Smart Pasture Operations

One of the most positive recent developments in U.S. agriculture is the growing movement toward raising beef and dairy cattle in what can be called smart pasture operations, or SPOs. These operations take advantage of the contemporary science of farming, as well as efficiencies of scale, while avoiding the unnecessary damage from the industrial approach.

SPOs differ from CAFOs in 3 main ways. SPOs are:

  • Less crowded – leading to minimal use of antibiotics, which lowers the risk of creating antibiotic-resistant bacteria that make human disease harder to treat.
  • Less massive – eliminating pollution problems from unmanageable waste, for instance, while still taking advantage of efficiencies of scale. (In fact, in terms of benefits and costs, these may be thought of as "just right" or "Goldilocks" operations)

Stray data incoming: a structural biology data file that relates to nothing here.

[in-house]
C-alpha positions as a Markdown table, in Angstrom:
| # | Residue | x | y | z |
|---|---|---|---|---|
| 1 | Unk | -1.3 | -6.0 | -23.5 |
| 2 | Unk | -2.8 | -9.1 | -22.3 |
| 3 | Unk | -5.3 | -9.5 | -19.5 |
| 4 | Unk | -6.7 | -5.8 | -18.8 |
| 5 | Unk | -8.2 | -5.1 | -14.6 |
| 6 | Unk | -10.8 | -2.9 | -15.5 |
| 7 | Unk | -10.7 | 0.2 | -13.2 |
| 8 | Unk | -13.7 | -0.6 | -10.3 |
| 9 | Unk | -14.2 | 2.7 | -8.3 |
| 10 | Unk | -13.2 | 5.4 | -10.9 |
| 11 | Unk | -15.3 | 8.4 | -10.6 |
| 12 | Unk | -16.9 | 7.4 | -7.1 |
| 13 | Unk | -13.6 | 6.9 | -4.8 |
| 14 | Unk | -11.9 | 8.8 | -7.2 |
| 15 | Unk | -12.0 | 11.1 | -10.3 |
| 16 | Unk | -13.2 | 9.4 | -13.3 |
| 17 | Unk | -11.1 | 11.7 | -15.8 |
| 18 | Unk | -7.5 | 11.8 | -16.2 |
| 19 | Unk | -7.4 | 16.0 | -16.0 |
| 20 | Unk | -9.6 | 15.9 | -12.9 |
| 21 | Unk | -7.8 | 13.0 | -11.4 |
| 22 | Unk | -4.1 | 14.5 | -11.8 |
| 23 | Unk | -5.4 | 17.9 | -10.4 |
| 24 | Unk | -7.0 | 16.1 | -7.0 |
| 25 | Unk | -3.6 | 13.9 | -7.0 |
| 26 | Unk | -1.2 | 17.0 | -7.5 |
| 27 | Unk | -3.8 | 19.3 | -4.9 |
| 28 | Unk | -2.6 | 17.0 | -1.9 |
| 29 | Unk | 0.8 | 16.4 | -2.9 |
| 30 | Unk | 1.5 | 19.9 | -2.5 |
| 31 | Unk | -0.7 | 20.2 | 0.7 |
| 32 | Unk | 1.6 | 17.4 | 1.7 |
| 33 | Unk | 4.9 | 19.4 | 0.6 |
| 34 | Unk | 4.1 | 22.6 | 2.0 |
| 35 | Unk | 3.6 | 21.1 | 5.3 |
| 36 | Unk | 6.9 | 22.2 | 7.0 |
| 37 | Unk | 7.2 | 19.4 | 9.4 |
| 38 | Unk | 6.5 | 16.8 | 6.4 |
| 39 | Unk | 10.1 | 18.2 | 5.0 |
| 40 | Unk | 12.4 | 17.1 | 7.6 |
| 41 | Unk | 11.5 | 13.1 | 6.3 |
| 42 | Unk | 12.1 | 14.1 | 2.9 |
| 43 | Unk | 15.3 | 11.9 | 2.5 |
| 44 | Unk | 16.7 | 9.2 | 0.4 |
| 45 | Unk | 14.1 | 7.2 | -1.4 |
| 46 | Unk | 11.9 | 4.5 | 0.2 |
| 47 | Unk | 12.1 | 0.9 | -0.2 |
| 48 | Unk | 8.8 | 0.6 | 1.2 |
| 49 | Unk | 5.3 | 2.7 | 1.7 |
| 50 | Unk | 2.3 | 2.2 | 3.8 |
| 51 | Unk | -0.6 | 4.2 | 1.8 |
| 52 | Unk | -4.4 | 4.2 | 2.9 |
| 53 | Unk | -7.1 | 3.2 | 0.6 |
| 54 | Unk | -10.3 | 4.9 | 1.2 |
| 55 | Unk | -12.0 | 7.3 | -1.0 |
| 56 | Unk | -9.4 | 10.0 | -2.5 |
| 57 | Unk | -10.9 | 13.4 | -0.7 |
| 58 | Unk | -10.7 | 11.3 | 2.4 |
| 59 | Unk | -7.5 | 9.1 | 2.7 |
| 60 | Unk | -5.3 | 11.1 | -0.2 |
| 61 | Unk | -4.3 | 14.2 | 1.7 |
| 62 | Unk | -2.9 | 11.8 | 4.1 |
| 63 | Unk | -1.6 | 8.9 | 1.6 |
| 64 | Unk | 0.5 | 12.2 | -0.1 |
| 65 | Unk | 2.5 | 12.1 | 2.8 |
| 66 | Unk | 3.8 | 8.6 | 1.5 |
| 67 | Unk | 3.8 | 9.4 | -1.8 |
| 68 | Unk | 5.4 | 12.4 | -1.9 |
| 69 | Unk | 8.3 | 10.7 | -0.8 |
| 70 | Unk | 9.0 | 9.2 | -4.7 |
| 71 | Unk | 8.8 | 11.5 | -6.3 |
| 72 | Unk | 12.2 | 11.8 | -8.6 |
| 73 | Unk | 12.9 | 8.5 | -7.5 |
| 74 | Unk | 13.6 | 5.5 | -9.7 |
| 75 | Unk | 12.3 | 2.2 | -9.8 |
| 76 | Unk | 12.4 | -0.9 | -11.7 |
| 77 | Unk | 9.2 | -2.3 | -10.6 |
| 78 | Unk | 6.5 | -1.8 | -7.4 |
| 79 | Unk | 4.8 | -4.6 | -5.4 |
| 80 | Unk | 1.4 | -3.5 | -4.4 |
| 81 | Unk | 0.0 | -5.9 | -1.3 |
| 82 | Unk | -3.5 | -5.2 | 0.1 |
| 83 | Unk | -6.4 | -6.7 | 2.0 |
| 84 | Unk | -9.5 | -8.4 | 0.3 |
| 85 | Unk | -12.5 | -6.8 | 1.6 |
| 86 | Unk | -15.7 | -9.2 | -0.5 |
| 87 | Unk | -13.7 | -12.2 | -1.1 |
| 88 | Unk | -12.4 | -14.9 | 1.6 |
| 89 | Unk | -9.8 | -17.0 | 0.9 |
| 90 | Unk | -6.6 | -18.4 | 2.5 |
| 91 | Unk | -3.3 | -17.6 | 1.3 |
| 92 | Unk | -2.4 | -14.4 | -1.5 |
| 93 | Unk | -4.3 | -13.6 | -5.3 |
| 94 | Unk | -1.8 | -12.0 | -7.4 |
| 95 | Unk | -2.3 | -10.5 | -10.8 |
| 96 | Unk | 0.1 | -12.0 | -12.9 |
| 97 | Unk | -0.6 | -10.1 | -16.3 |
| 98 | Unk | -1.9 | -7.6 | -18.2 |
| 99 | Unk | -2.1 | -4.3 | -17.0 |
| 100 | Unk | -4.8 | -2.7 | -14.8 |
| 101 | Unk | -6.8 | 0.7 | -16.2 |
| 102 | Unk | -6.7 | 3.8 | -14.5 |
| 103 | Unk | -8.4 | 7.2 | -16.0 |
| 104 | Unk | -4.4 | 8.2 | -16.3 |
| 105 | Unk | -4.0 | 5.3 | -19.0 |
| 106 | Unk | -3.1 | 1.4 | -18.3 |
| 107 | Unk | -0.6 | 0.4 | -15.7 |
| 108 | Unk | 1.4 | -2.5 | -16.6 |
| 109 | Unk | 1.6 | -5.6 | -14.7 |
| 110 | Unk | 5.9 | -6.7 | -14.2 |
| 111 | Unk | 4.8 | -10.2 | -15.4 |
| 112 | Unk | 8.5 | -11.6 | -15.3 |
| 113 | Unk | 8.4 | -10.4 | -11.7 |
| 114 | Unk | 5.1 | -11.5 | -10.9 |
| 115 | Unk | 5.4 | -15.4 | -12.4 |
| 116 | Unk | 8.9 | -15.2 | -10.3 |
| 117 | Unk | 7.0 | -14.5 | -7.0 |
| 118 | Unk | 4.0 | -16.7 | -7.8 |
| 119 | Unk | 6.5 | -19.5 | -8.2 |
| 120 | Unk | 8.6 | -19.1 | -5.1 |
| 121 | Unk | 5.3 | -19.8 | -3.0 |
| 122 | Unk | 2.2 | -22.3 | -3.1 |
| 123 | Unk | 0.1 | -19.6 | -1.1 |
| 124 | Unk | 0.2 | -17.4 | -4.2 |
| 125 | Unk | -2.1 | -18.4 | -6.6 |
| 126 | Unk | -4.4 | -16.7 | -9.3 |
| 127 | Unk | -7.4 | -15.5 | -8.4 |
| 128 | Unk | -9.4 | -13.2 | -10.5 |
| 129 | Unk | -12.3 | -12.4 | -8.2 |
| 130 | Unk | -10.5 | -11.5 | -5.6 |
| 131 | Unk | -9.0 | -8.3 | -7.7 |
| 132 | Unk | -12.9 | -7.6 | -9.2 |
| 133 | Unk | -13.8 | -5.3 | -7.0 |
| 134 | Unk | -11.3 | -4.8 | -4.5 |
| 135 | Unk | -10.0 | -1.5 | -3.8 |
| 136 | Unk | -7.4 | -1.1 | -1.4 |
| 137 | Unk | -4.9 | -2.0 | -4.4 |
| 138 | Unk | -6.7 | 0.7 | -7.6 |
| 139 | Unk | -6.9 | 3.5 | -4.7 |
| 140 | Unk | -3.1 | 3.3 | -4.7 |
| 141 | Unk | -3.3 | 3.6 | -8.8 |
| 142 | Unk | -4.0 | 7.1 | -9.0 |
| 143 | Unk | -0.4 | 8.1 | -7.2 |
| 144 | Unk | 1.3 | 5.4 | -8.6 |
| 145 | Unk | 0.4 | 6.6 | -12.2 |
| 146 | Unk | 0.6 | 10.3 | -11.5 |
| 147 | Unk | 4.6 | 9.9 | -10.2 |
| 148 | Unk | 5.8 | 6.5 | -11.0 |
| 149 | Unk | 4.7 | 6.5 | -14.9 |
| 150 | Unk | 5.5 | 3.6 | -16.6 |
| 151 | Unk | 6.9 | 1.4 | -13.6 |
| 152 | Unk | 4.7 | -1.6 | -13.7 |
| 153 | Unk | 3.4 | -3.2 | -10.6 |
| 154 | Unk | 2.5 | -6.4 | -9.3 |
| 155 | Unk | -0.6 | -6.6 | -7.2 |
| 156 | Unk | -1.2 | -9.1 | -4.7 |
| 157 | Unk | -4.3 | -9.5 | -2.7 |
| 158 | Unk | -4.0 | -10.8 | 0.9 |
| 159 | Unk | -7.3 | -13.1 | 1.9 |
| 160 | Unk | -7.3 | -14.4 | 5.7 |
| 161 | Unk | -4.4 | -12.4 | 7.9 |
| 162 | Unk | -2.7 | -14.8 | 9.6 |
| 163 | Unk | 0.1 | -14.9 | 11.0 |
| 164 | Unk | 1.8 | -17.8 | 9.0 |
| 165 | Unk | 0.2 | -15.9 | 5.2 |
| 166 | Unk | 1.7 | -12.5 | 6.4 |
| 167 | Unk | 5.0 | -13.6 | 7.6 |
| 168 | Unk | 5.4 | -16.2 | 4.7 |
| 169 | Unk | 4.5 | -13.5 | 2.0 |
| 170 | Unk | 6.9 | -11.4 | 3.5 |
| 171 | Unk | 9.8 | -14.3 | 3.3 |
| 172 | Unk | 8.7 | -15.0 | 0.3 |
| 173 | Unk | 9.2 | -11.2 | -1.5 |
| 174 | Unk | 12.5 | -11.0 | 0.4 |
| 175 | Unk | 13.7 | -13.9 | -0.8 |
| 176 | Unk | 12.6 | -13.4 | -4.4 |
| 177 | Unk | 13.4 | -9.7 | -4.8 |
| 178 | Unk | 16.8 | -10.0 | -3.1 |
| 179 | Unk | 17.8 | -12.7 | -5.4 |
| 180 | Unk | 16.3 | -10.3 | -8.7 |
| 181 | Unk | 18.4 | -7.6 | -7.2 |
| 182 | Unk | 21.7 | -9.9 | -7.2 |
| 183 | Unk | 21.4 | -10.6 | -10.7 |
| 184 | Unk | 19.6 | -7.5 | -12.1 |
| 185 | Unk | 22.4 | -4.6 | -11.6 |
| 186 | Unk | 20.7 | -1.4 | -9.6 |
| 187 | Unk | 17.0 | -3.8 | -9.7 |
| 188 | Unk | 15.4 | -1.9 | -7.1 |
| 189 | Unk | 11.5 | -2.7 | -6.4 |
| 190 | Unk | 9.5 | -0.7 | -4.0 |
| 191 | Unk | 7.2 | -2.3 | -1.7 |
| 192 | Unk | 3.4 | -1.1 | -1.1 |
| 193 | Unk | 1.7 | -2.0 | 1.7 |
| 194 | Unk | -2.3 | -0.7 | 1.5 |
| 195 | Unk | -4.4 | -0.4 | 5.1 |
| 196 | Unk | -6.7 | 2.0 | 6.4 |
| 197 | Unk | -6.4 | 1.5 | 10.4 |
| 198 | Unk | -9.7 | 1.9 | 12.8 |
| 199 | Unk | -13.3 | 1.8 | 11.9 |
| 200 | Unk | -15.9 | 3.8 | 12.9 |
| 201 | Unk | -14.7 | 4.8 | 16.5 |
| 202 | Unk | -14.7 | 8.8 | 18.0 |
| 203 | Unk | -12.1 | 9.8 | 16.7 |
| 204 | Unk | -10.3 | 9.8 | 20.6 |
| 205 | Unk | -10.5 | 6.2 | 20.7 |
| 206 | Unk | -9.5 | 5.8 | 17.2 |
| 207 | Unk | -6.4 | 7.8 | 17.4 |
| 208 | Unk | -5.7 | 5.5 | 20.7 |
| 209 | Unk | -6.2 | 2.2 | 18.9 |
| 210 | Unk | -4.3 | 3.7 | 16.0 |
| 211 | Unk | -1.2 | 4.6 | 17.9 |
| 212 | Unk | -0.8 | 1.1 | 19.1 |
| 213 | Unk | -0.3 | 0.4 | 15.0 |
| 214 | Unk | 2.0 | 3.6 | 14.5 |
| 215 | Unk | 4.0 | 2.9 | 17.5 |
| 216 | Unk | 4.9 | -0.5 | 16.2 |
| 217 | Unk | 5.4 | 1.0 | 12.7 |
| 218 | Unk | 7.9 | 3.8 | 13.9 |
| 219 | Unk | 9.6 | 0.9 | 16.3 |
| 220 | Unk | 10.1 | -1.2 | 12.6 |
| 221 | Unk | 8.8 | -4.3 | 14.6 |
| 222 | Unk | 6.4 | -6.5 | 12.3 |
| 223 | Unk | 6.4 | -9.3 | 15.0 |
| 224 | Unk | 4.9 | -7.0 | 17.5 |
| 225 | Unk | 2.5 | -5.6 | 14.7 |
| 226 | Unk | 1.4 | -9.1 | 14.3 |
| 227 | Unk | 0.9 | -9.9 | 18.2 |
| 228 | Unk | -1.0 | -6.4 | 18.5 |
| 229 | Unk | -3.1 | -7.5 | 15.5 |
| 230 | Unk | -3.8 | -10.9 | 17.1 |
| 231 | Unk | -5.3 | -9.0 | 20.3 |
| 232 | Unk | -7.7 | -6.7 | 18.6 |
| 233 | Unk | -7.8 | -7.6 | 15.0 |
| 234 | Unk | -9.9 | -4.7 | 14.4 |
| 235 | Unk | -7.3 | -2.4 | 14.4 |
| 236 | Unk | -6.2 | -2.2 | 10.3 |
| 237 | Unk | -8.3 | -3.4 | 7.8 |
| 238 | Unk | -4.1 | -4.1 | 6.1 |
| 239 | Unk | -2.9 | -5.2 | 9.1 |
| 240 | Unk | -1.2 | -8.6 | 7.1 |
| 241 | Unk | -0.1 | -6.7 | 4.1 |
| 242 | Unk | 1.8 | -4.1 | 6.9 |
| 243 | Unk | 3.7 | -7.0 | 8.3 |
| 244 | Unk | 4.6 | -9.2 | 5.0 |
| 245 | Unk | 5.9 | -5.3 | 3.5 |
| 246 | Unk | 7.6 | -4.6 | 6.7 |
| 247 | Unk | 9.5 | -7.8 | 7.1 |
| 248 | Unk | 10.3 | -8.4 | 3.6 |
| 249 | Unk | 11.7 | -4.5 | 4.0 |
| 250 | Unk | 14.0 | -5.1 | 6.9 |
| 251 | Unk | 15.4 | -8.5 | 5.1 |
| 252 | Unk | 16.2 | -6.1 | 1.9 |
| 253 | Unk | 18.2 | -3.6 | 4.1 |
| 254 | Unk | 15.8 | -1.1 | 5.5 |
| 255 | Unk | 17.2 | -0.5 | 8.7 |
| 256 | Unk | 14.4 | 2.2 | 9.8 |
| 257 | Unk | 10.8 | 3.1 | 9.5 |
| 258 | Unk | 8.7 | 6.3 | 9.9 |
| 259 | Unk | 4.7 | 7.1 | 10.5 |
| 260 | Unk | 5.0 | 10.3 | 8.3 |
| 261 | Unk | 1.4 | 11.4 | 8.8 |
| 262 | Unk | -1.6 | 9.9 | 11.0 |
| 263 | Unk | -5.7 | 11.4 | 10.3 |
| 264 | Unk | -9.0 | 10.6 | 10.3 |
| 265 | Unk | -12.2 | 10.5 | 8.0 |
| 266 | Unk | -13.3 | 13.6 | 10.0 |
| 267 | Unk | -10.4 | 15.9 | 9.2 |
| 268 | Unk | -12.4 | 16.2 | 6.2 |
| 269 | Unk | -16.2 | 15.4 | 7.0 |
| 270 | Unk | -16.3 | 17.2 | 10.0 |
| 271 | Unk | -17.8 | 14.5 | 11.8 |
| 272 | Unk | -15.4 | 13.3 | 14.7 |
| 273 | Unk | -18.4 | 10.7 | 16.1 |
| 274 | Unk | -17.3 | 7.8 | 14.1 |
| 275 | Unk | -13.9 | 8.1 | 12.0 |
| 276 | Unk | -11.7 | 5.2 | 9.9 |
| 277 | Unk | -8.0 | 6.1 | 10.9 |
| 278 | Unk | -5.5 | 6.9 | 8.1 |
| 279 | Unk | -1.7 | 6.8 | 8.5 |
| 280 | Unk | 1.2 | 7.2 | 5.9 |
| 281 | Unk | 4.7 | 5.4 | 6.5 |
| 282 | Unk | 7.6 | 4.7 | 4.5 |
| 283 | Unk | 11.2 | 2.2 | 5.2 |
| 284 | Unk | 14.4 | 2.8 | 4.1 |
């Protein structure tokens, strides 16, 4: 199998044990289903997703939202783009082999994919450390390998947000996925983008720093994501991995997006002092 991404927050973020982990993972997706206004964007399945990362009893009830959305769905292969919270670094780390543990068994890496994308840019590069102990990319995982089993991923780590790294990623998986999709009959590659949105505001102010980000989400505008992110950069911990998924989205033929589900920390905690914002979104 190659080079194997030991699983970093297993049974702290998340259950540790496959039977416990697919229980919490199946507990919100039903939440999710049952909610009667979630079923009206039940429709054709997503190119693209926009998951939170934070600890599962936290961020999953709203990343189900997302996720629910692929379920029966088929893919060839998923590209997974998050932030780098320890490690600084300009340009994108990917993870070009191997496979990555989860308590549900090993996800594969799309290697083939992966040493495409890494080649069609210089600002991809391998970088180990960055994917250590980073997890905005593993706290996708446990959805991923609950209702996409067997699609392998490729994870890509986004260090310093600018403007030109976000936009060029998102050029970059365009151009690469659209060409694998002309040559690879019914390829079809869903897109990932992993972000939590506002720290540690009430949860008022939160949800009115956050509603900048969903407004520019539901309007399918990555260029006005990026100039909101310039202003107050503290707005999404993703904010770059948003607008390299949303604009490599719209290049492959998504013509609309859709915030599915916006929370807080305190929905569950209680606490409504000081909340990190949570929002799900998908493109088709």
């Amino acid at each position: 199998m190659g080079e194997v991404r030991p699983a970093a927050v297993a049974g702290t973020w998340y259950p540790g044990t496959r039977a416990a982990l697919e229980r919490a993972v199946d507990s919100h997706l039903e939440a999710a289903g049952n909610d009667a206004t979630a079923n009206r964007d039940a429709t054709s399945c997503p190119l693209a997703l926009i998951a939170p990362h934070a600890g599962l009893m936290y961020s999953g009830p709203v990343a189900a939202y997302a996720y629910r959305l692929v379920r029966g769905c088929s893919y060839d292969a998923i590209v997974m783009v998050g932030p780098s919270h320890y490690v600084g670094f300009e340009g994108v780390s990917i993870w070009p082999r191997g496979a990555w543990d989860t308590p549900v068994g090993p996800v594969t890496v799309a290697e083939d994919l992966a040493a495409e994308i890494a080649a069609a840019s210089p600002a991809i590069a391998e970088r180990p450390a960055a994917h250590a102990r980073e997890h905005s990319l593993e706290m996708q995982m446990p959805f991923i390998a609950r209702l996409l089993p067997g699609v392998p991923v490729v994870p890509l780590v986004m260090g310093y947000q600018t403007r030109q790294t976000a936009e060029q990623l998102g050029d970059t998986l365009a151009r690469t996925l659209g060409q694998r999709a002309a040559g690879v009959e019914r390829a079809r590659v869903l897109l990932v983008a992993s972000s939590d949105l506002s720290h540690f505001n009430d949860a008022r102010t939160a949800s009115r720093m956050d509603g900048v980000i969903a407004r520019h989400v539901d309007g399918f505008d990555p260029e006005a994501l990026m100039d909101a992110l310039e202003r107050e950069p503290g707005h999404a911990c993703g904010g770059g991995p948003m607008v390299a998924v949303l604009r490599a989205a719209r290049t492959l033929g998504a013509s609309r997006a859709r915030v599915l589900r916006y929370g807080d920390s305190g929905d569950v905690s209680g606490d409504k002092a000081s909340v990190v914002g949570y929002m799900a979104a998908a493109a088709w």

• Pasture-based – taking advantage of a nearly free feed source (grass) while also leading to more nutritious beef and dairy, and eliminating animal health problems that arise when cattle eat an unnatural diet of grain.

SPOs illustrate the important principle of working with and taking advantage of natural systems – rather than ignoring or working against them. What makes the SPO approach "smart" and profitable is that it takes into account new understandings of pasture biology and other natural systems, and leverages this knowledge through techniques like careful pasture rotation and the breeding of cattle varieties best suited to native grasses. Operations using this model are beginning to play a very important role in providing for U.S. meat and dairy needs in a way that doesn’t damage or destroy the very resources and processes we depend on.

Last Revised: August 23, 2008

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